Sup email client keybindings and filters

Lately I’ve been playing with Sup, a geeky console-based email client written in Ruby. I’ve used it enough to understand it and settle in a bit, but unfortunately also enough to realize that it’s probably not right for me. Along the way, though, I’ve done some work with keybindings and message filters that I’d like to share with you.

Before I get to that, though, a brief review of Sup. What first attracted me to Sup was the fact that it’s written in Ruby (with fairly clean code, from what I’ve seen), and has a fairly extensive system of hooks for customizing and extending the client behavior (the hooks are also written in Ruby). Also, it has a nice label-based filing system and powerful search utilities (a la Gmail), rather than the tired old folders metaphor. It runs in the console and is entirely keyboard driven, the workflow is pretty quick and easy, and you compose messages in the text editor of your choice (emacs, vim, etc.).

Those are the strong points, for me. Unfortunately, there are a number of issues that made me decide to look elsewhere. Foremost is the console-based interface using Curses, which holds it back in a variety of ways. One issue I ran into was that there’s no way to define keybindings that use the Alt key; Curses simply doesn’t support that. Sup also doesn’t seem to be able to render non-Latin characters, which is occasionally an issue for me. And naturally, being console-based, modern luxuries like HTML mail and previews of attached images are out of the question.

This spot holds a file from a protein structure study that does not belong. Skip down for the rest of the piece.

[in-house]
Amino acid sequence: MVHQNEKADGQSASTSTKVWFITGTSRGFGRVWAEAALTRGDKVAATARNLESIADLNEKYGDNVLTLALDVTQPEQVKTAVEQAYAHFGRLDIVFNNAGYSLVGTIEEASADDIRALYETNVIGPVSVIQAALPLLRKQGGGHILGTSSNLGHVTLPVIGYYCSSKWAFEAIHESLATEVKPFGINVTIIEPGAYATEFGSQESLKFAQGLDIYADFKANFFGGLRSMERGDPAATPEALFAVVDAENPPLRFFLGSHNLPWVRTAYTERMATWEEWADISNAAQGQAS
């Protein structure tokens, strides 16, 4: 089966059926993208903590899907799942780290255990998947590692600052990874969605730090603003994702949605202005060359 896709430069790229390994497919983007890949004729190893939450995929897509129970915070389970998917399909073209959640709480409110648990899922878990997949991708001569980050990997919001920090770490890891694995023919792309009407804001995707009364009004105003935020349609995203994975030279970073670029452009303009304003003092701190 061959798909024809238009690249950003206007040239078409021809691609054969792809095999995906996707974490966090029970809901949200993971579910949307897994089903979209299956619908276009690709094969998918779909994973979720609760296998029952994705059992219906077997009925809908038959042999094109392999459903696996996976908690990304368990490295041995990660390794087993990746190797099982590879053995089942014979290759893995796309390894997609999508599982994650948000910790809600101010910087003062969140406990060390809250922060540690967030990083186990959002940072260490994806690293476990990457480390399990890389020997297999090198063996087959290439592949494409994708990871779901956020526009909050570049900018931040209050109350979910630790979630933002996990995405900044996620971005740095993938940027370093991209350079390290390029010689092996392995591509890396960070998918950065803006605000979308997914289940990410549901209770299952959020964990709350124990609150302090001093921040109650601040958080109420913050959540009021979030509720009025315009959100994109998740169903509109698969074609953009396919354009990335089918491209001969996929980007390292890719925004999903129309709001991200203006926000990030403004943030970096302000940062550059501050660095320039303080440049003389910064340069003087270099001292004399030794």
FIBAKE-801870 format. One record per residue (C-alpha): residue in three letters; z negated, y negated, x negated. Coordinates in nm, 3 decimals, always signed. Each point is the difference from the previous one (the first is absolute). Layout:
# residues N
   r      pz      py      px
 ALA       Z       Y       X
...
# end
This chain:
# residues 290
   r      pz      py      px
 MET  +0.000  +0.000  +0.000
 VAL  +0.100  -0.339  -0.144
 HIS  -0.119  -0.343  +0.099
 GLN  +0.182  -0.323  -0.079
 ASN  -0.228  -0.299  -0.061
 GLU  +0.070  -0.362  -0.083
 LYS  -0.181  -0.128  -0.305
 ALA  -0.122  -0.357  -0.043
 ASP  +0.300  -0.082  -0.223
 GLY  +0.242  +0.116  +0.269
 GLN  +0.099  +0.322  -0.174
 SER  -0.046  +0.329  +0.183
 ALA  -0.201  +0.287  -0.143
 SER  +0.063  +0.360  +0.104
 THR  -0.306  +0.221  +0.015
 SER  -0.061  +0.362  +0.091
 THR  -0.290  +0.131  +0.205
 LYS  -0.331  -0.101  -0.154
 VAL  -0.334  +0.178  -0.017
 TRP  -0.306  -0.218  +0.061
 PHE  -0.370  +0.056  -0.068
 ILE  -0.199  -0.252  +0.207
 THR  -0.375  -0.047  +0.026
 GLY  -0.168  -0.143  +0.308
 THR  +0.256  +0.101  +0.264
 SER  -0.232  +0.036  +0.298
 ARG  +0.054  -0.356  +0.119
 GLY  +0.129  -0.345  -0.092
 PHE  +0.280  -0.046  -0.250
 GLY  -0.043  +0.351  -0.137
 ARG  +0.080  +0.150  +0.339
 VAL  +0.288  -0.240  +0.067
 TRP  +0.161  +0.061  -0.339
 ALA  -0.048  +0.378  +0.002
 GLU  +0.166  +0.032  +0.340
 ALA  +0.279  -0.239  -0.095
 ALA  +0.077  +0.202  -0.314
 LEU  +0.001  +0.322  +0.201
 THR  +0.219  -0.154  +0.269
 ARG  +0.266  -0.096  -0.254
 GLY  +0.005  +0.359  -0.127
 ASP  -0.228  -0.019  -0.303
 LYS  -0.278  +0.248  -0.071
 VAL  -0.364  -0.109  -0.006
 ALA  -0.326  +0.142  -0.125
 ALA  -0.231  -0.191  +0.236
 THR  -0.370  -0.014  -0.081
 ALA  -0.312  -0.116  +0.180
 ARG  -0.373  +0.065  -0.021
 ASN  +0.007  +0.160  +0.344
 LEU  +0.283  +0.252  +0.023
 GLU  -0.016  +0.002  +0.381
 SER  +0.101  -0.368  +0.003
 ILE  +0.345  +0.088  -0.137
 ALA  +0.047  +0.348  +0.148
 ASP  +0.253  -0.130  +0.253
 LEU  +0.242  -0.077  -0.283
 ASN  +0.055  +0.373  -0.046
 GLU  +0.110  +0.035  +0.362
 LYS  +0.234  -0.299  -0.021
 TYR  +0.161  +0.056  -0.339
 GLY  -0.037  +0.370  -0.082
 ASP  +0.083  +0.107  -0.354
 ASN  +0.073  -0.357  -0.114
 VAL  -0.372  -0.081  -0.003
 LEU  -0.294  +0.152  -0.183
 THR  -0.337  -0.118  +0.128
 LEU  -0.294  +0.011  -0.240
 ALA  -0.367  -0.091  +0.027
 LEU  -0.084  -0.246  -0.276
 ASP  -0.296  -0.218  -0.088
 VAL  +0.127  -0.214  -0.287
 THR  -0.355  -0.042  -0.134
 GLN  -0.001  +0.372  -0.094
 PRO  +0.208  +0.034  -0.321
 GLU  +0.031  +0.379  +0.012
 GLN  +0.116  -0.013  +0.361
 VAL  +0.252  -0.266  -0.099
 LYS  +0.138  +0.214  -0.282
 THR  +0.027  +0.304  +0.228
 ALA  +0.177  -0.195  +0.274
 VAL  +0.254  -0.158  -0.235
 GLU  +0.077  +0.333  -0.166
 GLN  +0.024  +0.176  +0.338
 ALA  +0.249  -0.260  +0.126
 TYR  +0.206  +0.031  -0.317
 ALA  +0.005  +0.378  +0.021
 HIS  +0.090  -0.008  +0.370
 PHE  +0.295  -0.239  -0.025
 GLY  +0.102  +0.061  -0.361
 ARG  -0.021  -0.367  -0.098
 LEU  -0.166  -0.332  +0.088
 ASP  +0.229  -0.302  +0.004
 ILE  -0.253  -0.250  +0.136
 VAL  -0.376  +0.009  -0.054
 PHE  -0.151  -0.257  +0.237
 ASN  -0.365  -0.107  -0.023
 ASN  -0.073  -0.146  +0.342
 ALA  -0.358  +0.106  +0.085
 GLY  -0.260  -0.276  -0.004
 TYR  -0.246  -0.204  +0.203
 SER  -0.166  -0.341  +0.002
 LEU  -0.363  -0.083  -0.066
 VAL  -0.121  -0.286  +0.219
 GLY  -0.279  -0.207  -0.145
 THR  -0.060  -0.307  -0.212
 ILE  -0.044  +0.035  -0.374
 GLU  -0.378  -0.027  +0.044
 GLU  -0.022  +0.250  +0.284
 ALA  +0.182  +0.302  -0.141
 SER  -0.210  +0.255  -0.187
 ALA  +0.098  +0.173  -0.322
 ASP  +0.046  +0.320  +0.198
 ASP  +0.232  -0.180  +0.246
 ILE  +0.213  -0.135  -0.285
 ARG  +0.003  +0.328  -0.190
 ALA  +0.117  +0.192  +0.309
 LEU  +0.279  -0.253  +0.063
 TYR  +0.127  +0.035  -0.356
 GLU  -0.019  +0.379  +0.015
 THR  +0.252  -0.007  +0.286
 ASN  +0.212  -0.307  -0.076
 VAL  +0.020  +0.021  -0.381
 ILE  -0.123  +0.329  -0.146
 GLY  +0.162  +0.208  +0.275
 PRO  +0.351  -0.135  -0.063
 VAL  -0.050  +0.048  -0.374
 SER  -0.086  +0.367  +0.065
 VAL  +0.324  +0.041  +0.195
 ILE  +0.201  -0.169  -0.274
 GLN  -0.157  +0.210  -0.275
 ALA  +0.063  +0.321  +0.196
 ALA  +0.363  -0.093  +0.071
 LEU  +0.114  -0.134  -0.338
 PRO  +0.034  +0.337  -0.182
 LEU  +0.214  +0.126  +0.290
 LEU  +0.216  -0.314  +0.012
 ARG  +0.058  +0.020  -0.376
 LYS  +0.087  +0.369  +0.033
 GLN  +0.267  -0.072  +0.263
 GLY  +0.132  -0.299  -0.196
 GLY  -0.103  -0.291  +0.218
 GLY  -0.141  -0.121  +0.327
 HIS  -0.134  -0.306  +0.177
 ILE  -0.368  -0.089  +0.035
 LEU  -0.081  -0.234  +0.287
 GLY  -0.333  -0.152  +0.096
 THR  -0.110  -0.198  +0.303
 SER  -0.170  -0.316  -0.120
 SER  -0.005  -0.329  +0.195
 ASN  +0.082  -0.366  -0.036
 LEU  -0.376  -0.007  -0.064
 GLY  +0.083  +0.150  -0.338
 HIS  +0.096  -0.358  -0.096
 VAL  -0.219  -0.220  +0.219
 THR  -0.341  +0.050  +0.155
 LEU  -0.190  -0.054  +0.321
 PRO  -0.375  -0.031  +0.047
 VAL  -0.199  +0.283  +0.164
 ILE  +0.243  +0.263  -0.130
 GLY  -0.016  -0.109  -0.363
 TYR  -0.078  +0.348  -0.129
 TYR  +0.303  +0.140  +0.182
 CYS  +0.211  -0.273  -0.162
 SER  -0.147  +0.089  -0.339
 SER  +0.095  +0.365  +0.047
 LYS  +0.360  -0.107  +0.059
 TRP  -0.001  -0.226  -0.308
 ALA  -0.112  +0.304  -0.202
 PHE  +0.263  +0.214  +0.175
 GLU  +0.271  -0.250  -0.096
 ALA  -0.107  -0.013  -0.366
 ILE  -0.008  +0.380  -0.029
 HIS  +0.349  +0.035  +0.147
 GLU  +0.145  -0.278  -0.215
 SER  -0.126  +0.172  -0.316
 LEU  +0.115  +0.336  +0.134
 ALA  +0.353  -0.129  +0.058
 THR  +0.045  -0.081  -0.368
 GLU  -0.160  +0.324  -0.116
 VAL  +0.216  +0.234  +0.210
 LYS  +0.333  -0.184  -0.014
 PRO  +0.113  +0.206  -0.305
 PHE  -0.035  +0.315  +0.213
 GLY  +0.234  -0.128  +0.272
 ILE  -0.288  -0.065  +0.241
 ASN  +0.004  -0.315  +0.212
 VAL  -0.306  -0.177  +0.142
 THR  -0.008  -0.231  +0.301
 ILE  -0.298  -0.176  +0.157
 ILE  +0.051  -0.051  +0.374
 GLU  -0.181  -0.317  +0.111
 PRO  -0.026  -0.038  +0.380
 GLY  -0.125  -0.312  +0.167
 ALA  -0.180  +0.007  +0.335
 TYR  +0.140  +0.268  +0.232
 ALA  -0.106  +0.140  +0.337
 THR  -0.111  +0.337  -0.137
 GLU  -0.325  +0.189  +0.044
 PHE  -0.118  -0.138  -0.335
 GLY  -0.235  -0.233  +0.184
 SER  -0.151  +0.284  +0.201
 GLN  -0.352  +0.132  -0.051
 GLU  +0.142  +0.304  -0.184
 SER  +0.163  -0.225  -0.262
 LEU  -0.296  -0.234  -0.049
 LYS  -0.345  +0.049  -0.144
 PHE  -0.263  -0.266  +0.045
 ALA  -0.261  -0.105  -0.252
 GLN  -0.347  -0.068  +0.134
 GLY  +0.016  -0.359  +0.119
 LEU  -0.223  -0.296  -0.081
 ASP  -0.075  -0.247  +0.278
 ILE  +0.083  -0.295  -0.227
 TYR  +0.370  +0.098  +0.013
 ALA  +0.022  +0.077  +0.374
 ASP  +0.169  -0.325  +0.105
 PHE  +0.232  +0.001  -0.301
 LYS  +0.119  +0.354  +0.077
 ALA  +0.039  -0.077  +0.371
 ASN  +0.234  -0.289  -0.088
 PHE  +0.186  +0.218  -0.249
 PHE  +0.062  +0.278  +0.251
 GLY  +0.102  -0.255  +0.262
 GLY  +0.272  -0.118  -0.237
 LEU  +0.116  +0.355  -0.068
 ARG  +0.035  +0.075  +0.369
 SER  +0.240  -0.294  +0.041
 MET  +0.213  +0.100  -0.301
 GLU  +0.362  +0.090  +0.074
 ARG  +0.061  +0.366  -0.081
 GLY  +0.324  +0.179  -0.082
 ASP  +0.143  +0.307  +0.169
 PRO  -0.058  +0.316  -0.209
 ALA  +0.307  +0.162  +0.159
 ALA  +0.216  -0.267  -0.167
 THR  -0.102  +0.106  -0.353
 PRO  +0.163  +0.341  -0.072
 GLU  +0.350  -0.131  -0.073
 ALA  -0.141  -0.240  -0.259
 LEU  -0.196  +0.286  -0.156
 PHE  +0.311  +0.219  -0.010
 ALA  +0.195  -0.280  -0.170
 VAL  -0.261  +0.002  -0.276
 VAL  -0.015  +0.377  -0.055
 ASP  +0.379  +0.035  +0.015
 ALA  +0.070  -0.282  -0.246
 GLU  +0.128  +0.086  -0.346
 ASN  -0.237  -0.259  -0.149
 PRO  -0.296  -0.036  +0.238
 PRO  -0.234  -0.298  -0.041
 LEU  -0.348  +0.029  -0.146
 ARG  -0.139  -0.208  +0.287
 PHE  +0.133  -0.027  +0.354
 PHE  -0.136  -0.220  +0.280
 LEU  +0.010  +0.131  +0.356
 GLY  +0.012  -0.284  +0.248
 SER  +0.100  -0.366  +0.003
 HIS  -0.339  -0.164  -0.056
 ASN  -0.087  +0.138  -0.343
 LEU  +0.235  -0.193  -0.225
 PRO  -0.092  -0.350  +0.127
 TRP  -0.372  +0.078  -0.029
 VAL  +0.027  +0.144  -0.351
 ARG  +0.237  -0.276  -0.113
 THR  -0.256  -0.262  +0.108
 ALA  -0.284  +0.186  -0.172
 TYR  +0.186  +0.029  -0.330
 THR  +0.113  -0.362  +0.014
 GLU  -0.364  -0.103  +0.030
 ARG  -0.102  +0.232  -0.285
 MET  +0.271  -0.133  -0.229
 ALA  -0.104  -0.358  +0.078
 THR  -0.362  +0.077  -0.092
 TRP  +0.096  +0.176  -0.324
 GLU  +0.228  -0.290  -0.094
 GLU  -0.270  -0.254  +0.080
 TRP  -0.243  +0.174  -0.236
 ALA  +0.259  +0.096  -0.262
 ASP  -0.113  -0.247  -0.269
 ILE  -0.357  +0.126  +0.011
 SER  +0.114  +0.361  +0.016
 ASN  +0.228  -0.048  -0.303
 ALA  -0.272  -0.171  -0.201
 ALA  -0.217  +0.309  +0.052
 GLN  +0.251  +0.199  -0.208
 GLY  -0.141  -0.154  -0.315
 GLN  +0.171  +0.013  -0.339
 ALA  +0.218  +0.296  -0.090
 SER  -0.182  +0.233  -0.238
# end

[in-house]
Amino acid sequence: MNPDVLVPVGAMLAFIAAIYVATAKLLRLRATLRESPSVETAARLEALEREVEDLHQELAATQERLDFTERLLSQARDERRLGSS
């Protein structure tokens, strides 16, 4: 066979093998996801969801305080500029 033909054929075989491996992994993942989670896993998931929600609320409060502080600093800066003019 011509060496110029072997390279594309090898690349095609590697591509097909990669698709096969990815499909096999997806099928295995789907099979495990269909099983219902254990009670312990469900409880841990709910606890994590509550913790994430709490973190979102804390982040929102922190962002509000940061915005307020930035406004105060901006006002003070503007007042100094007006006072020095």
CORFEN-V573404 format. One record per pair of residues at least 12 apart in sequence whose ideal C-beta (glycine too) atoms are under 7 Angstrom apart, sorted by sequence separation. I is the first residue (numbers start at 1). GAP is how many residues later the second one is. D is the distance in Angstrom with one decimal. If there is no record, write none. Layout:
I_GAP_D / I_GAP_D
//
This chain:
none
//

So, Sup turns out not to be my cup of tea after all. But, maybe it is yours, so I’ll share the fruits of my brief foray.

  • The first obstacle was the fact that Sup, like many Unix-style “mail user agents”, has no facilities for the actual fetching or sending of email over a network. Instead, it leverages programs like fetchmail, offlineimap, and sendmail to handle those things. This Unix-style mail system was something I had no prior experience in, so I had a lot to learn. After a lot of research and a fair bit of frustration, my advice is to forget the traditional fetchmail and sendmail, and instead use getmail and msmtp. They are a lot simpler to set up, and do everything most people need.